All the courses intend to train future leaders in cardiovascular medicine and the themes therefore reflect upcoming hot topics in the field. Heart failure is a growing problem in Europe due to an ageing population, improved survival from cardiovascular diseases and increasing risk factors including obesity and diabetes. It is a costly disease largely because of hospitalisations.
Leaders are needed in the area of arrhythmias since atrial fibrillation and sudden death are two of the big unsolved cardiovascular health problems in Europe.
“The courses on heart failure and arrhythmias will give participants world-class training in important areas of cardiovascular medicine where novel therapeutic options are entering clinical medicine,” says Kirchhof. “The management of patients in both subspecialties is changing with the emergence of electronic diagnostic tools, telemedicine and hybrid therapies that combine drugs and interventions.”
Leaders at the ESC and the European Heart Academy firmly believe that some of t he solutions to current chronic cardiovascular diseases will be found in developing novel personalised or stratified therapies. Kirchhof says: “We expect that this development needs a new generation of clinician scientists who have an understanding of clinical cardiology and of modern approaches to the biosciences and to research. We hope that the MSc course will train future leaders in translational cardiovascular medicine.”
All the courses are executive style and allow students to continue work while they study. A few weeks each year are dedicated to on-site training. good use is made of online teaching, self-learning assignments, and online evaluation.
An alumni forum h as been established for students and graduates of the European Heart Academy to encourage networking among the future leaders in cardiovascular disease. The group will operate through an online forum and yearly meetings at ESC Congress, starting this year in London, UK, at the end of August.
Kirchhof says: “We have come a long way in the last 18 months, but we still have to fully establish the European Heart Academy as a fully recognised place to train cardiovascular leaders of the future. Ultimately we will demonstrate this when graduates become leaders in their respective subspecialties.”

European Heart Health Institute

The European Heart Health Institute is in charge of new ESC activities including clinical trials, personalised medicine, novel technologies, quality assessment, health economics and healthcare management.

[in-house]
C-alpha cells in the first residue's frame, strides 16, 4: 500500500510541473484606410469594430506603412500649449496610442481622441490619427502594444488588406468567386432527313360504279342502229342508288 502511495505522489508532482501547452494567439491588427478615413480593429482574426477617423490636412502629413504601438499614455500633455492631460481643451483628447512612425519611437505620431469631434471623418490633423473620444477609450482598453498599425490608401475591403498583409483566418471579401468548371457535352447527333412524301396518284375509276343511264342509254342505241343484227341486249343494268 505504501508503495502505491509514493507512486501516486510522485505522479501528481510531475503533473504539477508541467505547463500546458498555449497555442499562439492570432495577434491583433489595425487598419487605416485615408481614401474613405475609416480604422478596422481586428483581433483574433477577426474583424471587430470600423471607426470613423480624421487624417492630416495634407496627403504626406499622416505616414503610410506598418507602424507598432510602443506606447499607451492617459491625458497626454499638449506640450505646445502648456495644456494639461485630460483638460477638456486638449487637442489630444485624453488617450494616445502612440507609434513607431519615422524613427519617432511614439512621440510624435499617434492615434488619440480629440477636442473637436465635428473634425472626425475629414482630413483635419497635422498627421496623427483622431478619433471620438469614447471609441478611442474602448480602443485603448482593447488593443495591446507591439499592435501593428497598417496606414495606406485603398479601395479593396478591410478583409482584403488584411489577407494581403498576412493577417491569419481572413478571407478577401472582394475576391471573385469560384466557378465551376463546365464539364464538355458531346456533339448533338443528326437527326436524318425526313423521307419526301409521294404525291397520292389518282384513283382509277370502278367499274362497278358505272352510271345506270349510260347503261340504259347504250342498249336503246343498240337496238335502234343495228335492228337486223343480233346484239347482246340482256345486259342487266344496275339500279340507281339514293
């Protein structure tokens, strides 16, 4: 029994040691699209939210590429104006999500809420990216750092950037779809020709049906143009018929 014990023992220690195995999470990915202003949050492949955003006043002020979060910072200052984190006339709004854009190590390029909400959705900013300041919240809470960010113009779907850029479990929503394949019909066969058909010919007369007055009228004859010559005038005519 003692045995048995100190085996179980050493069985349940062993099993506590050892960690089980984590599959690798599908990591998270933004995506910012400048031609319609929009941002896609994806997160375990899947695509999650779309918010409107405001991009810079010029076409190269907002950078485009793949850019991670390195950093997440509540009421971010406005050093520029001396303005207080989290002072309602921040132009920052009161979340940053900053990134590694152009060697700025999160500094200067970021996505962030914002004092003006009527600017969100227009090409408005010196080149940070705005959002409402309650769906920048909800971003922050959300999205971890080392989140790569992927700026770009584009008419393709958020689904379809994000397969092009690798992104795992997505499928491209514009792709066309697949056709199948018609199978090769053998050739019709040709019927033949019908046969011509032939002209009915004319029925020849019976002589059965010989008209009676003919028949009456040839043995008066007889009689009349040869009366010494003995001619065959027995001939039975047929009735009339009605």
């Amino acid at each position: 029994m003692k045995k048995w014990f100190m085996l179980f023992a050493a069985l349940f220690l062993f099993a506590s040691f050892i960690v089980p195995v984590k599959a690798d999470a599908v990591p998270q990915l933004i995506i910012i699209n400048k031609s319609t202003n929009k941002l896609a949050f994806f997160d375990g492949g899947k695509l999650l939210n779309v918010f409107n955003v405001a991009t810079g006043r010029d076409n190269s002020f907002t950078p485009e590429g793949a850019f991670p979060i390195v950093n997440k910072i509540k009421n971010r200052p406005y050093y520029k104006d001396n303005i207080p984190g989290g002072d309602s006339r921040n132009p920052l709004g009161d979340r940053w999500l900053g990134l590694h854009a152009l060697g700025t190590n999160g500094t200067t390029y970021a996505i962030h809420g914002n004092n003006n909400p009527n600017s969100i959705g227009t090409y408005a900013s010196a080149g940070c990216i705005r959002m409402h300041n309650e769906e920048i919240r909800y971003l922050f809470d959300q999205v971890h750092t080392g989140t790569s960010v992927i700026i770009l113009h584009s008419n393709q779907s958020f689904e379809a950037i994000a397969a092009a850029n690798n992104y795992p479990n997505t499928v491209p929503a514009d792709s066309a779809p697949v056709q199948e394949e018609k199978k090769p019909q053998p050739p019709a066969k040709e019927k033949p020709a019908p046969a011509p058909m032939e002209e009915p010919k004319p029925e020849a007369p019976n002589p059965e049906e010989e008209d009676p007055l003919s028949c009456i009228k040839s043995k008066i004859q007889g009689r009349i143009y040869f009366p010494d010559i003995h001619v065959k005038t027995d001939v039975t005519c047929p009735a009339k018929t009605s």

It is compiling the ESC Atlas of Cardiology, a unique database on healthcare systems, provision and services
in cardiovascular medicine in the 56 ESC member countries. “The Atlas is an ongoing project but the plan is to map in a credible way the costs of cardiovascular diseases in different parts of Europe,” says Vardas, who is Acting Chair of the European Heart Health Institute. “It will also describe the differences in cardiovascular disease burden and inequalities in availability of treatments.”
Vardas adds: “The European Heart Health Institute is set to become a reliable source of information on the costs of cardiovascular diseases and the cost-effectiveness of diagnostic tests and treatments in Europe.”

European Affairs

The European Affairs division works with European Union (EU) and national policymakers, European advocacy groups and medical associations to promote policies that favour cardiovascular health. It provides the secretariat for the Members of the European Parliament (MEP) Heart group which hosts awareness raising activities in Brussels such as Cardiovascular Health Week. The division also provides the secretariat for the European Chronic Disease Alliance (ECDA). Another activity is CardioScape, a project which conducted a survey of the European cardiovascular research landscape using funding from the European Commission’s Seventh Framework Programme (FP7)
Key Points
  • the European Heart Agency is the Brussels bureau of the European Society of Cardiology.
  • the three branches of the European Heart Agency are European Affairs, the European Heart Health Institute and the European Heart Academy.
  • the European Heart Academy is training future leaders in cardiovascular medicine.
  • the European Heart Health Institute aims to provide reliable information on the cost-effectiveness of cardiovascular treatments in Europe.
  • European Affairs works with EU and national policymakers, European advocacy groups and medical associations to promote policies that favour cardiovascular health.